Saturday, 16 April 2016

Dan-jun and force (by Aaron Henry)

A definition for the centre of mass of an object is; a point representing the mean position of the matter in an object.
In other words, if you were to start pushing on something at the point of its centre of mass you will encounter the greatest resistance. Or if something pushes on you concentrated through its centre of mass, you will have the hardest time resisting.
When you see a picture of where the centre of mass is for different objects, it makes more sense; except perhaps for the ‘donut’ shape.

When you see where the centre of mass is on the human body you will also see that this is the same place as the area we learn and know as our dan-jun.
In Hapkido we are instructed that on the human body the dan-jun is approximately the measure of 3 fingers below and 3 fingers in from our belly-button.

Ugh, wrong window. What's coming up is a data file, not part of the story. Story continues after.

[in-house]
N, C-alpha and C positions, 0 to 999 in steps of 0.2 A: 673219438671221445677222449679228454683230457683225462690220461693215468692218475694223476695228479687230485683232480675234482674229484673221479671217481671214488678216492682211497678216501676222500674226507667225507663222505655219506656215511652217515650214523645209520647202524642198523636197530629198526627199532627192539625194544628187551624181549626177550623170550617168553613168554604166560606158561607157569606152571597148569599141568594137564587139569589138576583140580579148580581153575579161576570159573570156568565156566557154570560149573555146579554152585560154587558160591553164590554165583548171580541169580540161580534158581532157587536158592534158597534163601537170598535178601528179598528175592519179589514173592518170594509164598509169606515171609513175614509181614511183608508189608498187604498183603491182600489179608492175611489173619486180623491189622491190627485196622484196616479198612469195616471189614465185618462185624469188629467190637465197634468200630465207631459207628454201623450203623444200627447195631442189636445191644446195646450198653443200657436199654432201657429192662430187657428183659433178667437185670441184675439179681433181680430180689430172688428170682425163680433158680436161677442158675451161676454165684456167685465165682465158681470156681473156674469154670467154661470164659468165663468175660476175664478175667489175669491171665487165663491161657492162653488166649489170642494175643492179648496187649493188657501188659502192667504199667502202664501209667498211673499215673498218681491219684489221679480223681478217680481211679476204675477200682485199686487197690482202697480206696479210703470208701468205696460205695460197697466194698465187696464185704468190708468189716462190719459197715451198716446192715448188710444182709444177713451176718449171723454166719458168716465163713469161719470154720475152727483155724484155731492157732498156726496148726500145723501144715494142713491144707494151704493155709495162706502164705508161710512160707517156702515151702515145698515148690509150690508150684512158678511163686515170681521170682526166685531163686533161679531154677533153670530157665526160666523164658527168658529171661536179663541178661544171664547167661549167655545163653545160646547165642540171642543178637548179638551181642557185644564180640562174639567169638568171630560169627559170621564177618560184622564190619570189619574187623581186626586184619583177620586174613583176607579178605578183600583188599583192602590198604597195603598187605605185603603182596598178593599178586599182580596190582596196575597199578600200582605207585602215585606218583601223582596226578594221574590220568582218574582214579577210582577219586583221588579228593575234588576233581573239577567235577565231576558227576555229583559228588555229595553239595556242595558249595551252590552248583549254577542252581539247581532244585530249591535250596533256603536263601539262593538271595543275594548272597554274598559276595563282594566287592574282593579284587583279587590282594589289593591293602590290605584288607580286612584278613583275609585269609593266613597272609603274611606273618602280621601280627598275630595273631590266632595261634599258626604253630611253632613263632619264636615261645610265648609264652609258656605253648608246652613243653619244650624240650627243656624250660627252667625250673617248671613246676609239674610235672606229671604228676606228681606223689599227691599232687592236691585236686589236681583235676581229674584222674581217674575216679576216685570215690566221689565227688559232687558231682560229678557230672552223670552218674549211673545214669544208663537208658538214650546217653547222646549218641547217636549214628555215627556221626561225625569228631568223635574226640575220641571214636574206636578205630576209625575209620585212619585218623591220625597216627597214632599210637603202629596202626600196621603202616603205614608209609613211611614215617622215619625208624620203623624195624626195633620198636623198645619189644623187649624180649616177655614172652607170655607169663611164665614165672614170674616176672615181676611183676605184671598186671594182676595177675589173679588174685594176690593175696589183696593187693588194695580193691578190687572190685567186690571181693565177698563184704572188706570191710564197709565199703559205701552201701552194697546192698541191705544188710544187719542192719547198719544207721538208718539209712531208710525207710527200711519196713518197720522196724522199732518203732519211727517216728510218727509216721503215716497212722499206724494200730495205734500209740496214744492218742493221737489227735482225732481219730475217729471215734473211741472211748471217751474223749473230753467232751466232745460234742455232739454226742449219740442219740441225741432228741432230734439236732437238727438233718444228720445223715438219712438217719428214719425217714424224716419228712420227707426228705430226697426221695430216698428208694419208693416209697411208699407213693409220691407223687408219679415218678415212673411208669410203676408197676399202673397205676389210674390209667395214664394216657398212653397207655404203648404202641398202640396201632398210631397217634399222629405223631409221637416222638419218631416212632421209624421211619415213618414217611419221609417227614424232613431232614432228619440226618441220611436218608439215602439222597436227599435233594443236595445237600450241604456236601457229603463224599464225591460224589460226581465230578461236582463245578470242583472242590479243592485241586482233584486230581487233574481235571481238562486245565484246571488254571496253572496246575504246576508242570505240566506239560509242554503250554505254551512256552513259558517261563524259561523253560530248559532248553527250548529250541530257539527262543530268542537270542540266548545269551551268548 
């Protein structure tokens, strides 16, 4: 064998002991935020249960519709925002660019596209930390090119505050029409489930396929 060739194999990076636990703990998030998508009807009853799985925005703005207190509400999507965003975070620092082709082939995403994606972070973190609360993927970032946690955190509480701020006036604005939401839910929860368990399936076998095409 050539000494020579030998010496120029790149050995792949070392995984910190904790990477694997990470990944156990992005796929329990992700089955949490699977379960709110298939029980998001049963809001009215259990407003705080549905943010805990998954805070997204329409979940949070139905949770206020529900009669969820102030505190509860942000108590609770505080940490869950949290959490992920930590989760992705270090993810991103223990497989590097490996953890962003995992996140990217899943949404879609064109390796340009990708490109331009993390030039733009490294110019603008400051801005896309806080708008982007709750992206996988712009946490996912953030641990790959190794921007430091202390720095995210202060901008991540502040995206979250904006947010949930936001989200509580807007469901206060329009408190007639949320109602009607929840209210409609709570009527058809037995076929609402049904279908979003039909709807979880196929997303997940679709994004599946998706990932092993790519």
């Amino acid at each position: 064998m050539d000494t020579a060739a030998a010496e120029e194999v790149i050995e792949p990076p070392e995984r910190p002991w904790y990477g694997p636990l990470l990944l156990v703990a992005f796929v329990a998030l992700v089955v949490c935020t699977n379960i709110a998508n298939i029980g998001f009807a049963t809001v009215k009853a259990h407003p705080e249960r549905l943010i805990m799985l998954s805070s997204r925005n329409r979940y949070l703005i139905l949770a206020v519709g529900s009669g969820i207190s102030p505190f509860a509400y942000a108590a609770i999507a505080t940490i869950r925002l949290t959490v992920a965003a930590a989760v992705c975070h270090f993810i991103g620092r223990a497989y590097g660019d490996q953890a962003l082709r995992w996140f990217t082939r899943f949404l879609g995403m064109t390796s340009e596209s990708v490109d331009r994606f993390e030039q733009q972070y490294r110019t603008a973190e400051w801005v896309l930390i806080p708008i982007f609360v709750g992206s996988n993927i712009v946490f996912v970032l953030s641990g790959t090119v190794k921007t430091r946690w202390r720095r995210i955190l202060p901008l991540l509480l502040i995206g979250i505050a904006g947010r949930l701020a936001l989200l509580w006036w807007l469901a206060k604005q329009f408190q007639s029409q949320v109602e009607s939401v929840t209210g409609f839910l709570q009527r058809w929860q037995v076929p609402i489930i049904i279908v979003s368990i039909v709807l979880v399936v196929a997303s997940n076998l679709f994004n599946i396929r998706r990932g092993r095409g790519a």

There is much more to ‘dan-jun’ in Hapkido other than it being a person’s centre of mass. However a person’s centre of mass is located where we locate our dan-jun and this is important to know.
We are told to train with awareness of using our ‘dan-jun energy’ when delivering our techniques.
We aim to do this among other reasons to use as much of our mass as possible, rather than relying on the strength of some of our muscles alone.

Why try to use dan-jun?
One reason we use dan-jun is because we can deliver much more force in a technique if we use our dan-jun. This is not just a Hapkido principle but it is also a basic law of physics. Force is equal to mass multiplied by acceleration.
[Force = Mass x Acceleration]
So the more mass and acceleration that we can put into our actions the more force we can generate.

If you want a more forceful technique, whether that is a punch, kick or Kibon Su etc. put your dan-jun into it!

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